Registered dietitians may work in clinics, public health agencies, nursing homes, and cafeterias or restaurants. These health care providers usually work in a clinical setting, however, advising patients who are hospitalized or require regular, or temporary, nutritional counseling. Clinical dietitian services typically include profiling patients, counseling, monitoring dietary intake, and developing meal plans. Dietitians may also work for government agencies, consulting on public health programs and advising community members. Some may be employed or contracted by food service institutions to assist in creating menus. After gaining experience in the field, some dietary professionals teach or assist in nutritional research.
Dietitians who work directly with patients may provide nutritional counseling to overweight or pregnant individuals, or those with medical conditions requiring a special diet, such as diabetics. Services provided in hospitals, nursing homes, and hospice organizations often include monitoring patients' diets and creating custom menus after reviewing nutritional restraints and needs. In some cases, these professionals may assist with food preparation. Dietitian services in clinics often involve regular or periodic consultations with patients who have been referred for dietary counseling. Nutritional experts may work in tandem with physicians to develop health advice and customized food recommendations, after reviewing patients' medical charts.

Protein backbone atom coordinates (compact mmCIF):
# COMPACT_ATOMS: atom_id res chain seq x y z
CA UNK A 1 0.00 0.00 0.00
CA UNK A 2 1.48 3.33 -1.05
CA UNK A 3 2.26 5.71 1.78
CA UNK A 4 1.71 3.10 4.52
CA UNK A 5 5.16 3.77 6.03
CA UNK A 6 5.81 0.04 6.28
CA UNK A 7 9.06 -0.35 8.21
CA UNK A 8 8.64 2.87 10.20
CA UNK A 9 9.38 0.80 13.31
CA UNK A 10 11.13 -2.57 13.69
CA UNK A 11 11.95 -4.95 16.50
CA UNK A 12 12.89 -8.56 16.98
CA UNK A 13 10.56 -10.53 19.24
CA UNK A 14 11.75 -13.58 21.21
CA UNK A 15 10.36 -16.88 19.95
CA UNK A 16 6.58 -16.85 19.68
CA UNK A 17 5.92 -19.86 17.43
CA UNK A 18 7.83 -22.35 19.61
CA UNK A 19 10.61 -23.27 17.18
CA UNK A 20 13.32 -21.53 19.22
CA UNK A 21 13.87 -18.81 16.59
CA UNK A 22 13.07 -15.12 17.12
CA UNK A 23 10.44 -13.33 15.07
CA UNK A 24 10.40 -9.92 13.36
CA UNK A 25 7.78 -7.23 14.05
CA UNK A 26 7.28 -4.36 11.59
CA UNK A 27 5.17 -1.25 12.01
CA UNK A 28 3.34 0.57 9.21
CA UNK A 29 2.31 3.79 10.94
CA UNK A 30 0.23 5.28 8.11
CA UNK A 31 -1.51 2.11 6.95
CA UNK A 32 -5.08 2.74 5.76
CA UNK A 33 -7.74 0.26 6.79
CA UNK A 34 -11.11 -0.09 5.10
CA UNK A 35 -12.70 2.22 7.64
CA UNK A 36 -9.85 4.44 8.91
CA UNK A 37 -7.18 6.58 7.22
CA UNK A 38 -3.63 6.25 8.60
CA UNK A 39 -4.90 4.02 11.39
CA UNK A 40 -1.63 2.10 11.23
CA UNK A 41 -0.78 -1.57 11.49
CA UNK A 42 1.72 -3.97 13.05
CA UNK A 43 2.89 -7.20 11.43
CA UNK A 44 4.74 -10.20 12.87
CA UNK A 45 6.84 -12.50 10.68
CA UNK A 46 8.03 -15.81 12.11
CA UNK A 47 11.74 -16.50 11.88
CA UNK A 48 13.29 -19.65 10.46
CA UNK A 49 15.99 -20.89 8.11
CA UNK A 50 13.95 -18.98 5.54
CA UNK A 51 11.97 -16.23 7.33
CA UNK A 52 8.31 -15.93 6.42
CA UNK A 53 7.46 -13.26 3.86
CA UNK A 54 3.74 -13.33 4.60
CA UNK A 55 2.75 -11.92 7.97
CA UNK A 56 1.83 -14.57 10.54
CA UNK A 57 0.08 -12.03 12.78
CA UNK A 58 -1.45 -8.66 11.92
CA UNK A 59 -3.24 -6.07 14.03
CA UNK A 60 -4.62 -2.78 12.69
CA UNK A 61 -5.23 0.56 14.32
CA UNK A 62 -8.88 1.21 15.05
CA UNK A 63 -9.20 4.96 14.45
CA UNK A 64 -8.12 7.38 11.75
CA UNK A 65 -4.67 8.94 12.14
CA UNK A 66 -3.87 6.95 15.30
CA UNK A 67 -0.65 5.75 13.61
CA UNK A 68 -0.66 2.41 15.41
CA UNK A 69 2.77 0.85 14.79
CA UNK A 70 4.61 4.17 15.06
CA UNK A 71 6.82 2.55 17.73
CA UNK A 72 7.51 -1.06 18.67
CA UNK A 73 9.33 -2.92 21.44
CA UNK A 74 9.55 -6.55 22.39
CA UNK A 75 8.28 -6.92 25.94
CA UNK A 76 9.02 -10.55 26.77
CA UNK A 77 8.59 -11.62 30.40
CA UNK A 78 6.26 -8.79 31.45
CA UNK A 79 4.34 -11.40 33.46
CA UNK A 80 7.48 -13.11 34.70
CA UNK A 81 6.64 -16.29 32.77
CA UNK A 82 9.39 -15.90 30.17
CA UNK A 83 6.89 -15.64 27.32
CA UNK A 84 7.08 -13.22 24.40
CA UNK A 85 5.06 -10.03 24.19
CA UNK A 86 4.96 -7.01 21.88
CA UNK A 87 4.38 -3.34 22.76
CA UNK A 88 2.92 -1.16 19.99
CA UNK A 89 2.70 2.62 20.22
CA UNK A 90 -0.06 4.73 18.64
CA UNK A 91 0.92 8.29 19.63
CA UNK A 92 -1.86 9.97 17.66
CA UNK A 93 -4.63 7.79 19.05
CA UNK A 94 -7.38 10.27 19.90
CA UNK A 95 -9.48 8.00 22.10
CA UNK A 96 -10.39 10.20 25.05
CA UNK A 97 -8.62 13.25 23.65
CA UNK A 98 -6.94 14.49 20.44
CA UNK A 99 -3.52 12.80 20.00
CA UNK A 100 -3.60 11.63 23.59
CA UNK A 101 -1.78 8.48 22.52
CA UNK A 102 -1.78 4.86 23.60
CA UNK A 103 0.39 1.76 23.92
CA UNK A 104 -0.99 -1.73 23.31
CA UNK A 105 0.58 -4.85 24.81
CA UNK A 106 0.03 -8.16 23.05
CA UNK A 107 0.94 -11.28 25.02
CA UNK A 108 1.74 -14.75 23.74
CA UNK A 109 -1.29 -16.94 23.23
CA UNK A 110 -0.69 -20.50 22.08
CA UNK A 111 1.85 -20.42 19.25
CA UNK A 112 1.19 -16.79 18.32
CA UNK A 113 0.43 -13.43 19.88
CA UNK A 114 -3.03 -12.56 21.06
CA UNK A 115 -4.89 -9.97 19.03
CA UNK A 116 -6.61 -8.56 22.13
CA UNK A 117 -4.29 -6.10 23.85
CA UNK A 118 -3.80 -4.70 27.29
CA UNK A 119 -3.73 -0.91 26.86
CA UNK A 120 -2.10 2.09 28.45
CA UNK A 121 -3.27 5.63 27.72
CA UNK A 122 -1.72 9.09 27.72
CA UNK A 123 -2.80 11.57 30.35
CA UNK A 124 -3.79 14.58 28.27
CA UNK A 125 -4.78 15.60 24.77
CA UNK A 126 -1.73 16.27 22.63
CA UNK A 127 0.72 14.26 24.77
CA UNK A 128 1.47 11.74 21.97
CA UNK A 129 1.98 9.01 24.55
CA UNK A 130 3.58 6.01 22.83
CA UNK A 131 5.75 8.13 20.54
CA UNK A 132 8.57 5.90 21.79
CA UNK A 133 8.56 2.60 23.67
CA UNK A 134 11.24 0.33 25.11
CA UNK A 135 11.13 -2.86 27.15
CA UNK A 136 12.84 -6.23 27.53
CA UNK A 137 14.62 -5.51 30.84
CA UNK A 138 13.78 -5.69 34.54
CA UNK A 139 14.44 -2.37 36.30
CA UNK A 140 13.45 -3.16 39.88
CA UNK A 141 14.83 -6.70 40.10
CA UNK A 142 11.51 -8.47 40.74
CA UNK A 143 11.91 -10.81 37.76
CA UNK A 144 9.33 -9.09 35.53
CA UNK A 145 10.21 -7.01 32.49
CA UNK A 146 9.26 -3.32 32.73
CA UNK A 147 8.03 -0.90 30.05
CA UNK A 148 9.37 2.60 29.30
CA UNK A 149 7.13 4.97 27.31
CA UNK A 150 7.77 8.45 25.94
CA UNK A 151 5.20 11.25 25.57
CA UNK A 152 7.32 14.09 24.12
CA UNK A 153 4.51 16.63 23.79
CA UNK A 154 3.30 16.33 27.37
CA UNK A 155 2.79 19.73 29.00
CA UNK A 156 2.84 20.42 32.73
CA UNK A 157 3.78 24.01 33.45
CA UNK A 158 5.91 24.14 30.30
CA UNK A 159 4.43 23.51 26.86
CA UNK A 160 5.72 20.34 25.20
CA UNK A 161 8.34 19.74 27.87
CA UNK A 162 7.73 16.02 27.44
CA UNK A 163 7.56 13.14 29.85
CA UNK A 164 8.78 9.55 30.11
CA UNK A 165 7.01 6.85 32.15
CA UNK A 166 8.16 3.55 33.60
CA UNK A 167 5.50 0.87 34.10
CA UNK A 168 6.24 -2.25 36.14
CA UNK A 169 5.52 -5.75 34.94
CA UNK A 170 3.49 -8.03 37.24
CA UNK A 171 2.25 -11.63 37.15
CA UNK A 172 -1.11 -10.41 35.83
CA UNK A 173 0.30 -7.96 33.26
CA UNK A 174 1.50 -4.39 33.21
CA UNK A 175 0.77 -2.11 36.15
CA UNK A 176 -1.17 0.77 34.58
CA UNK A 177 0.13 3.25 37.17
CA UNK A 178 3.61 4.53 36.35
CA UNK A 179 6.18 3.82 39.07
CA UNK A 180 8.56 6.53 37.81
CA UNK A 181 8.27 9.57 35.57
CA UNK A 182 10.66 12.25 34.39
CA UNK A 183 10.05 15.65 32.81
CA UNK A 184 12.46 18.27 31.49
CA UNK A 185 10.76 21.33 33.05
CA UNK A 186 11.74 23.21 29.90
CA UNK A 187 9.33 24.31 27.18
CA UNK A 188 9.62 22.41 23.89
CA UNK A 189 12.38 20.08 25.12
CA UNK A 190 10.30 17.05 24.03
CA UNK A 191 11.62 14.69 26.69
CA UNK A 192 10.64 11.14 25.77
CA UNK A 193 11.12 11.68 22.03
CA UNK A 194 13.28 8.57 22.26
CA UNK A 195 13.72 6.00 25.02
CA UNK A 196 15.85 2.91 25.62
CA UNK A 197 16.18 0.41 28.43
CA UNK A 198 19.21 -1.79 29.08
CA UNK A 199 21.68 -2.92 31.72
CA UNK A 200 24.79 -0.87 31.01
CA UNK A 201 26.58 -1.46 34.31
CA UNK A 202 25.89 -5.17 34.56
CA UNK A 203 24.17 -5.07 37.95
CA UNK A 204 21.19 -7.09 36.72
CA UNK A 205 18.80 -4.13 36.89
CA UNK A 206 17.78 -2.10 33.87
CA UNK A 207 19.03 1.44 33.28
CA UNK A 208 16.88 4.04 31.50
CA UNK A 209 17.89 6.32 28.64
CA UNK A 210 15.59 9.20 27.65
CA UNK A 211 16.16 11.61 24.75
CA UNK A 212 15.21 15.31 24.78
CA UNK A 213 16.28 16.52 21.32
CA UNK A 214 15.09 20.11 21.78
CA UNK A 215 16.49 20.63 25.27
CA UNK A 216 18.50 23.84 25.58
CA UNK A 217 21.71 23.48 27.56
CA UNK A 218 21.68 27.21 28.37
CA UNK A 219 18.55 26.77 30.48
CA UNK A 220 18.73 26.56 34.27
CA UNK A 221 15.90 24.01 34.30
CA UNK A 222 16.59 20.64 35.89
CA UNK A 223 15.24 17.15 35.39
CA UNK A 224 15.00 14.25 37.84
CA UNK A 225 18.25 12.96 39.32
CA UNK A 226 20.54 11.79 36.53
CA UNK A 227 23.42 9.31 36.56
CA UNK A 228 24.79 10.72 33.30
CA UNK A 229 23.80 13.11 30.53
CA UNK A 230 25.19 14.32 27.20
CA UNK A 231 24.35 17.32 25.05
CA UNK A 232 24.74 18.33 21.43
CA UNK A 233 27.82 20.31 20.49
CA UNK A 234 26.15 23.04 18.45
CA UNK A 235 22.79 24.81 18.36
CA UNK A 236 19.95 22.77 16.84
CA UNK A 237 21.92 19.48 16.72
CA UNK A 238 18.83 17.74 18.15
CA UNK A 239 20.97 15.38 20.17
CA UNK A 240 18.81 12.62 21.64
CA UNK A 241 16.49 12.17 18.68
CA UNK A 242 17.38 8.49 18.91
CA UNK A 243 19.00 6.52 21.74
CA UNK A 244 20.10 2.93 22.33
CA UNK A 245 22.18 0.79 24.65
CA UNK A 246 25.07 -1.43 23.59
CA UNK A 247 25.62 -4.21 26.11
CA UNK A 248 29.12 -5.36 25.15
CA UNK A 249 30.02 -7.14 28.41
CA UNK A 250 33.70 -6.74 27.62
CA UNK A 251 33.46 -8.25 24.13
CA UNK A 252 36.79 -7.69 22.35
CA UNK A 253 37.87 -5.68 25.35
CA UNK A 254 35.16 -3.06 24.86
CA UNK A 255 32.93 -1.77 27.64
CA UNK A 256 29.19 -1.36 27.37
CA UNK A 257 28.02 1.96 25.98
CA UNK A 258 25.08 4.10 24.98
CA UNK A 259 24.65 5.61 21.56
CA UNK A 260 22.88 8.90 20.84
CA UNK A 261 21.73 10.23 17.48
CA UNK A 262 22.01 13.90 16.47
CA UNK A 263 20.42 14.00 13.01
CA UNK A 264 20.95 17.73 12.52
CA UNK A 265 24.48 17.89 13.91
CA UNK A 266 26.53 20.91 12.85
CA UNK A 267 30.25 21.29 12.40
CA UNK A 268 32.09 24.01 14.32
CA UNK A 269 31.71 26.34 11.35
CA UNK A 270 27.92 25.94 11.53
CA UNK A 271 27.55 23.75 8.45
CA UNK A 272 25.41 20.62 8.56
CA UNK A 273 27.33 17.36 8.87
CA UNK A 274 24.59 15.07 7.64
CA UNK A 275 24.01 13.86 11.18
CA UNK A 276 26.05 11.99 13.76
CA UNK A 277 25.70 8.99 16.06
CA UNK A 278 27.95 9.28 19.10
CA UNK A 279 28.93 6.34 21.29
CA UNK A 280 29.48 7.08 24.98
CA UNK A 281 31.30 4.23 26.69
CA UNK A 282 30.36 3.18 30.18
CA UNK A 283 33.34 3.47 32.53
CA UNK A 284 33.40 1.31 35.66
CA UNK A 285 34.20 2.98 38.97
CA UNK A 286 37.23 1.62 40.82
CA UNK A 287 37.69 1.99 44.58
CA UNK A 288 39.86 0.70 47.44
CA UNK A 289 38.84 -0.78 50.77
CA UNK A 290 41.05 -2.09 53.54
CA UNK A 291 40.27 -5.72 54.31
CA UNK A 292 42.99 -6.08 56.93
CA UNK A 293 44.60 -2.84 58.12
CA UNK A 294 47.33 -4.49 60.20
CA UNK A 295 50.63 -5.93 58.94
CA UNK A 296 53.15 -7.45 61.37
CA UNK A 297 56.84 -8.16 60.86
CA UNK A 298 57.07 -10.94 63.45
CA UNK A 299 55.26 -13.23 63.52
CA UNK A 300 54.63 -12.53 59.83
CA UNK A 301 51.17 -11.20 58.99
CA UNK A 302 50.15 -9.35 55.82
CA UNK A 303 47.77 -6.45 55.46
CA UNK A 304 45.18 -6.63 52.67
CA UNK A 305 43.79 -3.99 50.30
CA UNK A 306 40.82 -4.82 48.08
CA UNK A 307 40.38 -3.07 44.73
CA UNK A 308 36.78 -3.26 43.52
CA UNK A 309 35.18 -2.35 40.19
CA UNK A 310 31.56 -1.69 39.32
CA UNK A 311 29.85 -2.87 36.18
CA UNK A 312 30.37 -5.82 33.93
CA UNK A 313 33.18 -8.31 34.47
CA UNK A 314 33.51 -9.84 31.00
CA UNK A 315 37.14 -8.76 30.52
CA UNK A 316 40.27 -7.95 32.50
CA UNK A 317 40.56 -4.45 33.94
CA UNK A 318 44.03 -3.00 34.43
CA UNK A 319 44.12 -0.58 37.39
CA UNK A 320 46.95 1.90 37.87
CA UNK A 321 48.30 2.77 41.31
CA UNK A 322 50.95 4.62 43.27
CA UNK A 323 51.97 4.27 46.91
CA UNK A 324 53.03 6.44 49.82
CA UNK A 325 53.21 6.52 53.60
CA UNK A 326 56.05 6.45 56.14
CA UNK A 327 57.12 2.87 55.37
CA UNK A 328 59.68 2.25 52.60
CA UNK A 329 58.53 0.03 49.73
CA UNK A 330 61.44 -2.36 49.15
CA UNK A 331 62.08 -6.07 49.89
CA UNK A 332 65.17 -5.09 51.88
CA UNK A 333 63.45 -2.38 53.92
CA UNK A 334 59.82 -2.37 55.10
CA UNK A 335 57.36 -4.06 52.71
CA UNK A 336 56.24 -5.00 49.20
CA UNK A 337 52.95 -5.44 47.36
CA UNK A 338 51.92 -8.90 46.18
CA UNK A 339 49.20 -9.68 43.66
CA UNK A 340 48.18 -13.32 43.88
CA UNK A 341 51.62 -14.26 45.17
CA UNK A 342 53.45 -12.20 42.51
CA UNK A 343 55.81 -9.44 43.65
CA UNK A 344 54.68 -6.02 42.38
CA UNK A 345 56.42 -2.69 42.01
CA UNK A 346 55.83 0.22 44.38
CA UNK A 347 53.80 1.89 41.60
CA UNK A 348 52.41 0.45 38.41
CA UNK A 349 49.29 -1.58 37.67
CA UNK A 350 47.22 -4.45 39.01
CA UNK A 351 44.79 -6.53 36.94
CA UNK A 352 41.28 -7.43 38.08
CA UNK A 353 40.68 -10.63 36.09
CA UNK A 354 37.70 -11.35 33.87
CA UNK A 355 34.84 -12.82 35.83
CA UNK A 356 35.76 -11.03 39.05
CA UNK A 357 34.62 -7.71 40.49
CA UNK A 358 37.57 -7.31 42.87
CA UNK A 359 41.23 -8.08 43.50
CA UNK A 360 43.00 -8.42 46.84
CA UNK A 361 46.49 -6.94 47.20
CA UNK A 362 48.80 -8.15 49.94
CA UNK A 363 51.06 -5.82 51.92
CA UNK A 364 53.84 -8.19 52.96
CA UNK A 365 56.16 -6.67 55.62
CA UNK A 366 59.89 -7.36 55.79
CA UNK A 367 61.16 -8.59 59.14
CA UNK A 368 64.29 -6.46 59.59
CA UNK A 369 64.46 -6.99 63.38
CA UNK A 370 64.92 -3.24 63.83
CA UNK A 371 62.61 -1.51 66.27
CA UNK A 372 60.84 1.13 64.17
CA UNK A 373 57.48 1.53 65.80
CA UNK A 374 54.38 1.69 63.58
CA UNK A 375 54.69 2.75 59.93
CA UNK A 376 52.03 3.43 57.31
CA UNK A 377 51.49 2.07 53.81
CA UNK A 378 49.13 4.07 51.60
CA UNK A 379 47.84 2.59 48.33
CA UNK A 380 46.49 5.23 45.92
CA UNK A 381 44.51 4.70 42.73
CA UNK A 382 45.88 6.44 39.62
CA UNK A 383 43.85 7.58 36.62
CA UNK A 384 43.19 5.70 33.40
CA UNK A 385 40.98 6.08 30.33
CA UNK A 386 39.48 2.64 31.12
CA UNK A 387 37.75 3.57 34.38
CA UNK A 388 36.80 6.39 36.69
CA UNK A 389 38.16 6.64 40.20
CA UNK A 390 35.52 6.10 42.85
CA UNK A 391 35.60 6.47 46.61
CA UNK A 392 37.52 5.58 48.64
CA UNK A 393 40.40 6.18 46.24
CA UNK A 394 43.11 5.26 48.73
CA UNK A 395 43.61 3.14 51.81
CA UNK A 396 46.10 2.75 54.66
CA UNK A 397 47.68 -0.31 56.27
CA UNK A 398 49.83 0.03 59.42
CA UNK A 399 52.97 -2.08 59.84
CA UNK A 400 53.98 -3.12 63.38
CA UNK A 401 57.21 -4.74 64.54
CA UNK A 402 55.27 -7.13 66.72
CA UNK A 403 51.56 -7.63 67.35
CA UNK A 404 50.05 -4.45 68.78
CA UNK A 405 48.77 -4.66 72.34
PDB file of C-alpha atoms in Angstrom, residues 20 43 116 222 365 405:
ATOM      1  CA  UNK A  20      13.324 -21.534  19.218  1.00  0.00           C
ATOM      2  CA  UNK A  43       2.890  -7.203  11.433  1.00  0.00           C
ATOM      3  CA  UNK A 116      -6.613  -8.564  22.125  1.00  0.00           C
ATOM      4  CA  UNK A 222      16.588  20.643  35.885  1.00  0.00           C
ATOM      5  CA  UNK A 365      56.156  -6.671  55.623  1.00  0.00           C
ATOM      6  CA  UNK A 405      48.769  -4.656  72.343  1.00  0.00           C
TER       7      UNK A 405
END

The public sector may use dietitian services to promote healthy eating and food safety within populations. Some dietitians may be involved with programs that offer free or discounted nutritional counseling to eligible individuals or families. Institutions, such as schools and correctional facilities, may also employ dietitians to supervise meal planning and preparation.
Private food service companies — like restaurants, company cafeterias, childcare centers, and caterers — may establish in-house dietitian services, either through direct employment or consulting. These professionals usually work behind-the-scenes to create or gather recipes, and supervise food preparation and service. When a dietary expert is on hand, he or she can customize food ingredients based on their nutritional benefit to the population being served.
Those who have extensive experience offering dietitian services may pass their knowledge on to those who are entering nutrition or health fields by teaching at universities or culinary schools. Qualified dietitians may also conduct or assist with scientific studies, and publish their findings. Some food manufacturers or drug companies may seek dietitians to help develop and test new consumable products, vitamins, diet plans, or medical procedures. Sometimes, dietitians provide product endorsements so consumers know the product or service has been tested and approved by experts who are knowledgeable about nutrition.